2020 Common Read Selection
There There by Tommy Orange has been announced as the selection for the 2020 Campus and Community Common Read.
The novel "follows twelve characters from Native communities: all traveling to the Big Oakland Powwow, all connected to one another in ways they may not yet realize. Together, this chorus of voices tells of the plight of the urban Native American—grappling with a complex and painful history, with an inheritance of beauty and spirituality, with communion and sacrifice and heroism" (from Penguin Random House).
The selected themes of focus play off the title, together forming the acronym THERE. They are: Truth, Healing, Exploration, Relationships, and Empowerment.
More information and resources for faculty and staff can be found on the Common Read LibGuide: http://libguides.sdstate.edu/sdsucommonread
What is the Common Read?
Each year, Honors champions a campus and community Common Read experience. This initiative is designed to bring together people from all areas of campus and the Brookings community to learn, discuss, and engage a singular, impactful book and associated themes.
The Common Read started in 2009. It was originally designed to raise the level of academic challenge at SDSU, enhance our awareness of diverse perspectives, increase faculty and student interaction, encourage serve and promote enriching, engaging educational experiences both in and outside class.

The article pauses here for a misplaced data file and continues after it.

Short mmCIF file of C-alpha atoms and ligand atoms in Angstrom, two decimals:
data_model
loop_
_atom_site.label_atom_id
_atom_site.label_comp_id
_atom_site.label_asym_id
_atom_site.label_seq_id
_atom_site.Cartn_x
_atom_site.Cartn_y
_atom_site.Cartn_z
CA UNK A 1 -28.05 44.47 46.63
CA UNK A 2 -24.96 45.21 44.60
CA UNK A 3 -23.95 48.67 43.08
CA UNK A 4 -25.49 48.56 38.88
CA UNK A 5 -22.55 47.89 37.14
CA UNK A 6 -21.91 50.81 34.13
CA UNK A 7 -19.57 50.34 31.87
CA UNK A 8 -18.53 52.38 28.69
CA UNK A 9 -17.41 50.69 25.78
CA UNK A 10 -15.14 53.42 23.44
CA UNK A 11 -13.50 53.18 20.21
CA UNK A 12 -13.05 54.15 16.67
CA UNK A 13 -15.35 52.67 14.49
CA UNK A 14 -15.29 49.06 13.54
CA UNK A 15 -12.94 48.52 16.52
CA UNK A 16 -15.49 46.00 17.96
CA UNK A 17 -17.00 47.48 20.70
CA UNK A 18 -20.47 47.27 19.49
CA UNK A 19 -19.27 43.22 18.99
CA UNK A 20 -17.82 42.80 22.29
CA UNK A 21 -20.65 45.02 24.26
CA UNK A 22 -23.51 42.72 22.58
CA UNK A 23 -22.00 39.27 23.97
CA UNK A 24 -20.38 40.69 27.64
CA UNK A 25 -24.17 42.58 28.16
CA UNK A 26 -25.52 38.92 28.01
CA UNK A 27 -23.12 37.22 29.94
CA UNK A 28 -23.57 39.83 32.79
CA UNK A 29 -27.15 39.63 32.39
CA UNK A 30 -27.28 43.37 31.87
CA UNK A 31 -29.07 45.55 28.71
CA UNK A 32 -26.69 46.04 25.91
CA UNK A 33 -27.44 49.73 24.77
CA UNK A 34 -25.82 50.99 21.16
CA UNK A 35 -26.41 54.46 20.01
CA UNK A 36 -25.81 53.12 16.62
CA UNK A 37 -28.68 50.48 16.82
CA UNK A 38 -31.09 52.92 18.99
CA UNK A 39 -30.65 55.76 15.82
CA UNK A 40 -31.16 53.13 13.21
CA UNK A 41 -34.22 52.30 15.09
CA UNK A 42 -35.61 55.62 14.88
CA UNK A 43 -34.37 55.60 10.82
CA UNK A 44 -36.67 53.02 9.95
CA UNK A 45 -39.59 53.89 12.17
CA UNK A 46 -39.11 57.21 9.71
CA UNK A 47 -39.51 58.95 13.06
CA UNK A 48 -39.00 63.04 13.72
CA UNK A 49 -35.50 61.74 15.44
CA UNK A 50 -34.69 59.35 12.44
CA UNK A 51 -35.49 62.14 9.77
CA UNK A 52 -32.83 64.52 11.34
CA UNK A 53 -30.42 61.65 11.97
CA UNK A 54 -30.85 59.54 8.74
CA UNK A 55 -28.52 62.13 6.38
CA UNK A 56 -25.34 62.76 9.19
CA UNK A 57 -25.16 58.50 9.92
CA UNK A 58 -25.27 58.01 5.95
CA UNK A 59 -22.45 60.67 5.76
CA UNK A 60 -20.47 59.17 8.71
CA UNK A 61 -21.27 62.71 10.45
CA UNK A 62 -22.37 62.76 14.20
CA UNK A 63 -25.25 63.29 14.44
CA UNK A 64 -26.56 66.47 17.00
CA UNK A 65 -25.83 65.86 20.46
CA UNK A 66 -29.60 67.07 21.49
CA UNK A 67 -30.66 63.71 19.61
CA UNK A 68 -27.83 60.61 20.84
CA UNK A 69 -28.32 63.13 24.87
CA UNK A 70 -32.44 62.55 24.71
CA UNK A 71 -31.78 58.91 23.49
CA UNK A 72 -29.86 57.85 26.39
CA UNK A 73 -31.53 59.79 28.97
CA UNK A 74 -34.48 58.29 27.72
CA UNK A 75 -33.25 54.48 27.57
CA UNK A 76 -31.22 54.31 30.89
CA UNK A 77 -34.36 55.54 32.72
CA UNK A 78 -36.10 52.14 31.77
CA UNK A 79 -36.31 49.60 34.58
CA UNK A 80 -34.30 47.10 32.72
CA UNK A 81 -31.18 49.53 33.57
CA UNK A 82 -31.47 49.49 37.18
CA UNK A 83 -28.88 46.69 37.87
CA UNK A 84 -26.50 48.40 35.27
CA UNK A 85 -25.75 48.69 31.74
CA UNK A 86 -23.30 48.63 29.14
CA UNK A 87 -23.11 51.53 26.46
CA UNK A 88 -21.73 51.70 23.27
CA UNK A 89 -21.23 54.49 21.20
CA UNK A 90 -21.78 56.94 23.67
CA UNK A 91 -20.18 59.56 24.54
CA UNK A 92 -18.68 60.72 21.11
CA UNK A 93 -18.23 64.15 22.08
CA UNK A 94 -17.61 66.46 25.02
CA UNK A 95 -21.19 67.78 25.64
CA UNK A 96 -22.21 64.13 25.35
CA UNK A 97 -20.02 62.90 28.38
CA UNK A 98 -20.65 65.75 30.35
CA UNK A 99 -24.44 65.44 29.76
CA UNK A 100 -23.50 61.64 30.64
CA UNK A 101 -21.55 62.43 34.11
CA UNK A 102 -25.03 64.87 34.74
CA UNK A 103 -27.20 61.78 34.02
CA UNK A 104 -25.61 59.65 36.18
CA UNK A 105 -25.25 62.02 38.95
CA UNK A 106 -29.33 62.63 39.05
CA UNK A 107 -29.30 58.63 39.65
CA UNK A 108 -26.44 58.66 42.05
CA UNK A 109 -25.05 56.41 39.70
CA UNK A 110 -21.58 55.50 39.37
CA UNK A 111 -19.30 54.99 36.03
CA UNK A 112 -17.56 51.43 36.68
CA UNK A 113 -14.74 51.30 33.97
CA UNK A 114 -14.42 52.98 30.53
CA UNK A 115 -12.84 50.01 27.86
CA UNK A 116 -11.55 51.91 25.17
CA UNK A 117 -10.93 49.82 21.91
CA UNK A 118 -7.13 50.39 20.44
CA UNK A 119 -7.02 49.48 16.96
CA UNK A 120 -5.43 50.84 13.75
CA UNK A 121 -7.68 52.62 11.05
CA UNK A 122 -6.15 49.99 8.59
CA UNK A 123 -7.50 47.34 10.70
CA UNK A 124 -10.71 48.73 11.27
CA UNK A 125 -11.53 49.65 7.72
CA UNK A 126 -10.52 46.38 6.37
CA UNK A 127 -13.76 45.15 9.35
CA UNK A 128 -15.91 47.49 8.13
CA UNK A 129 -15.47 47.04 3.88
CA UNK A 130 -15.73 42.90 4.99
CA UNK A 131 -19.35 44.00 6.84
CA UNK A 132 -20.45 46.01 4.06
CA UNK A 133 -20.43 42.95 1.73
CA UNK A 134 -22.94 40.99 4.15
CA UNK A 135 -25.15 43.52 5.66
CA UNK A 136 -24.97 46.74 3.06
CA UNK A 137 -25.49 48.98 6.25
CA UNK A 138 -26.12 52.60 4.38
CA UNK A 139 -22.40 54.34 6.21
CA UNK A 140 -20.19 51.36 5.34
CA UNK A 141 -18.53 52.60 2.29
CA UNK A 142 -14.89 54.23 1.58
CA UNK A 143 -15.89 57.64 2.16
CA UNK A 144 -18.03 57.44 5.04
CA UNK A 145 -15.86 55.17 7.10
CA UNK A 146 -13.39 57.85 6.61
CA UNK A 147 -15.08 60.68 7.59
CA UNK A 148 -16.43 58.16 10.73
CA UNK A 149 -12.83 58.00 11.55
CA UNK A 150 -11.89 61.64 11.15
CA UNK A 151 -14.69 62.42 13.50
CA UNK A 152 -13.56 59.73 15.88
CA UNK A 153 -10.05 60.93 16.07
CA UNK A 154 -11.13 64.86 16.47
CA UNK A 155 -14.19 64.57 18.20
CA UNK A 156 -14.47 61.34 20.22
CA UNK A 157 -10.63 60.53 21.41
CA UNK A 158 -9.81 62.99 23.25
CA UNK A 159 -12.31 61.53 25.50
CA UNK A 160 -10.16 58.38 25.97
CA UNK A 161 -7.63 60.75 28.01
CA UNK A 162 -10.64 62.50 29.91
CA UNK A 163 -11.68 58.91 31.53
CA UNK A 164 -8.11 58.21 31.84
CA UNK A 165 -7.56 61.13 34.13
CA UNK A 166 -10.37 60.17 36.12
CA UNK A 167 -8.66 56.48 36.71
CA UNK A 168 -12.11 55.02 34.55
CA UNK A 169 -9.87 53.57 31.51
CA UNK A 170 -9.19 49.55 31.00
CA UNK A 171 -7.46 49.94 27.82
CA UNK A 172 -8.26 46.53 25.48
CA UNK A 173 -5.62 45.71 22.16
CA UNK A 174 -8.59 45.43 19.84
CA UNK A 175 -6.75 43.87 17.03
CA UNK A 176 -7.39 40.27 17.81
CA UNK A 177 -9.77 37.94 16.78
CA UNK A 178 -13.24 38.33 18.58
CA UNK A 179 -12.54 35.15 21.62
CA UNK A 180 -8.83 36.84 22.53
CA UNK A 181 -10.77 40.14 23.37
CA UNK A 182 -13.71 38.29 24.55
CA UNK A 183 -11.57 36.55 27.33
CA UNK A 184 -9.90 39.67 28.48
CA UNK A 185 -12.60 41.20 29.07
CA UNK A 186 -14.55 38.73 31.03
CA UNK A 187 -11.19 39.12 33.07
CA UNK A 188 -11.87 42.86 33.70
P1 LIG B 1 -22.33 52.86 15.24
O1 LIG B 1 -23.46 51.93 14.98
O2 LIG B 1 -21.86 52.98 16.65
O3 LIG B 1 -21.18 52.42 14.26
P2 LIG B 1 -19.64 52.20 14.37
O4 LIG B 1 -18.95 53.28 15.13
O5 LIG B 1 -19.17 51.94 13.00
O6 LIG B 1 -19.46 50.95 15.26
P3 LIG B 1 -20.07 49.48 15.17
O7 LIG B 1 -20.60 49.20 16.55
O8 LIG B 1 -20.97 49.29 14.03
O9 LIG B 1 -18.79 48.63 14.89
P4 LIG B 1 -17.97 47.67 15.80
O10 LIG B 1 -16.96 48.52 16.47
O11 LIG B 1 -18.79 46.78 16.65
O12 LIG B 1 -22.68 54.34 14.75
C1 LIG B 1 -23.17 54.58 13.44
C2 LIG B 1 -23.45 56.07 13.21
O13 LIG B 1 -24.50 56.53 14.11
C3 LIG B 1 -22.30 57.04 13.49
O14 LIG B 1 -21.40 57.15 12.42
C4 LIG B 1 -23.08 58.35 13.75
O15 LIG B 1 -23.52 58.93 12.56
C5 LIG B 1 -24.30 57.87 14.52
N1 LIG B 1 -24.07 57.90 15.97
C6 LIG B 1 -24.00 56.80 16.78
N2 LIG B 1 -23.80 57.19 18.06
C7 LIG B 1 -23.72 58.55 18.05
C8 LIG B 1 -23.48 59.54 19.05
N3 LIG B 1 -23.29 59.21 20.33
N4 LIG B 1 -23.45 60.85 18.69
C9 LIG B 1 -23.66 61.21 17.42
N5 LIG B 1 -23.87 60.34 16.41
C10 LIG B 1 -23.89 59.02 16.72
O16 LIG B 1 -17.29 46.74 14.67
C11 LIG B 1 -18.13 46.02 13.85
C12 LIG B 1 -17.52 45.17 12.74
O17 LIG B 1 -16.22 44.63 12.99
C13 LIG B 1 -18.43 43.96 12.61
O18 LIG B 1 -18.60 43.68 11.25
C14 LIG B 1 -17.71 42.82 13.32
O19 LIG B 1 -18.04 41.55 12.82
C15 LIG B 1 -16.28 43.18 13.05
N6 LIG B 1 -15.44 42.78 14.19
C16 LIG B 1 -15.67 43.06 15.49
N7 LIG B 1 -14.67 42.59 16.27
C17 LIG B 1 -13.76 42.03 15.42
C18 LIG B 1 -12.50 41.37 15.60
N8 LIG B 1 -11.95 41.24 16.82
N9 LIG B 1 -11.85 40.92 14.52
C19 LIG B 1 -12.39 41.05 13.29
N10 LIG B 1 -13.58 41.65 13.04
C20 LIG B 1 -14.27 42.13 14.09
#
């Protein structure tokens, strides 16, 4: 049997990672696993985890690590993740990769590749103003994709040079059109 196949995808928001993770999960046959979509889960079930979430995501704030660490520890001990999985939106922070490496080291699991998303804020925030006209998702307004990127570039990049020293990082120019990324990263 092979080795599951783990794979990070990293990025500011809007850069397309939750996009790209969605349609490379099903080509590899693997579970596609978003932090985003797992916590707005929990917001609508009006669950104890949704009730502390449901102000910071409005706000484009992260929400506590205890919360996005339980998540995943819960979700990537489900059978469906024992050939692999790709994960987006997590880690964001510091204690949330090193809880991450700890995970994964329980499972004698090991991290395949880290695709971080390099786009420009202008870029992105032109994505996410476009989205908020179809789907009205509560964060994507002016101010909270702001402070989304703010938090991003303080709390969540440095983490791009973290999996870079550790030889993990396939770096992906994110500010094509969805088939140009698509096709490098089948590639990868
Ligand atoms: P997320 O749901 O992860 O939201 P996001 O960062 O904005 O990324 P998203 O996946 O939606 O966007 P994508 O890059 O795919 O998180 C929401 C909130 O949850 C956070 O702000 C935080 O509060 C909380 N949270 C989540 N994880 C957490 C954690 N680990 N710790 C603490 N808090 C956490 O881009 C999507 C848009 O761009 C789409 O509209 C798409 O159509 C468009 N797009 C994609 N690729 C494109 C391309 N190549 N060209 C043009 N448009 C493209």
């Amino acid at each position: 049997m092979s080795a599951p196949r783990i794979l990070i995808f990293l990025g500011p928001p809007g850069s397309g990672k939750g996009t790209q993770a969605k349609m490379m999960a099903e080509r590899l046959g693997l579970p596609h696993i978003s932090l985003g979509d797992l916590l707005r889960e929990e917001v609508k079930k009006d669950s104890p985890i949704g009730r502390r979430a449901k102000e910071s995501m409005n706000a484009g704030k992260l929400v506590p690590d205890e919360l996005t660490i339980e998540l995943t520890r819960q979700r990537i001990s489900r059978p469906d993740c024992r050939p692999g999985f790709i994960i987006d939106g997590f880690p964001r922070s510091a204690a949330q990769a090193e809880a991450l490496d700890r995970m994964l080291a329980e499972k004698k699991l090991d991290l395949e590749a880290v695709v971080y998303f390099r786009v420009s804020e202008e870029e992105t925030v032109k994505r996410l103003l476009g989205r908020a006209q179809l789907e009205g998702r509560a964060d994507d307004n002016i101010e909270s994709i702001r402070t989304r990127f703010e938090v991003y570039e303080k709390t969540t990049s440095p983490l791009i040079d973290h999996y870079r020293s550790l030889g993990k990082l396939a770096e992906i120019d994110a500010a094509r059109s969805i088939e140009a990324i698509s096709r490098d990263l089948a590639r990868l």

The Common Read Committee is a group of students, faculty, staff, and community members who plan and implement the Common Read experience each year. The group selects the book, provides training for faculty and staff who will be teaching the book, and plans numerous events designed to encourage participation and employ critical thinking around the text.
Throughout the fall semester, the Common Read Committee partners with the Brookings Human Rights Commission and other campus and community groups to sponsor and support Common Read events on campus and within the Brookings community. These strong partnerships garner a large amount of campus and community support and involvement with the Common Read.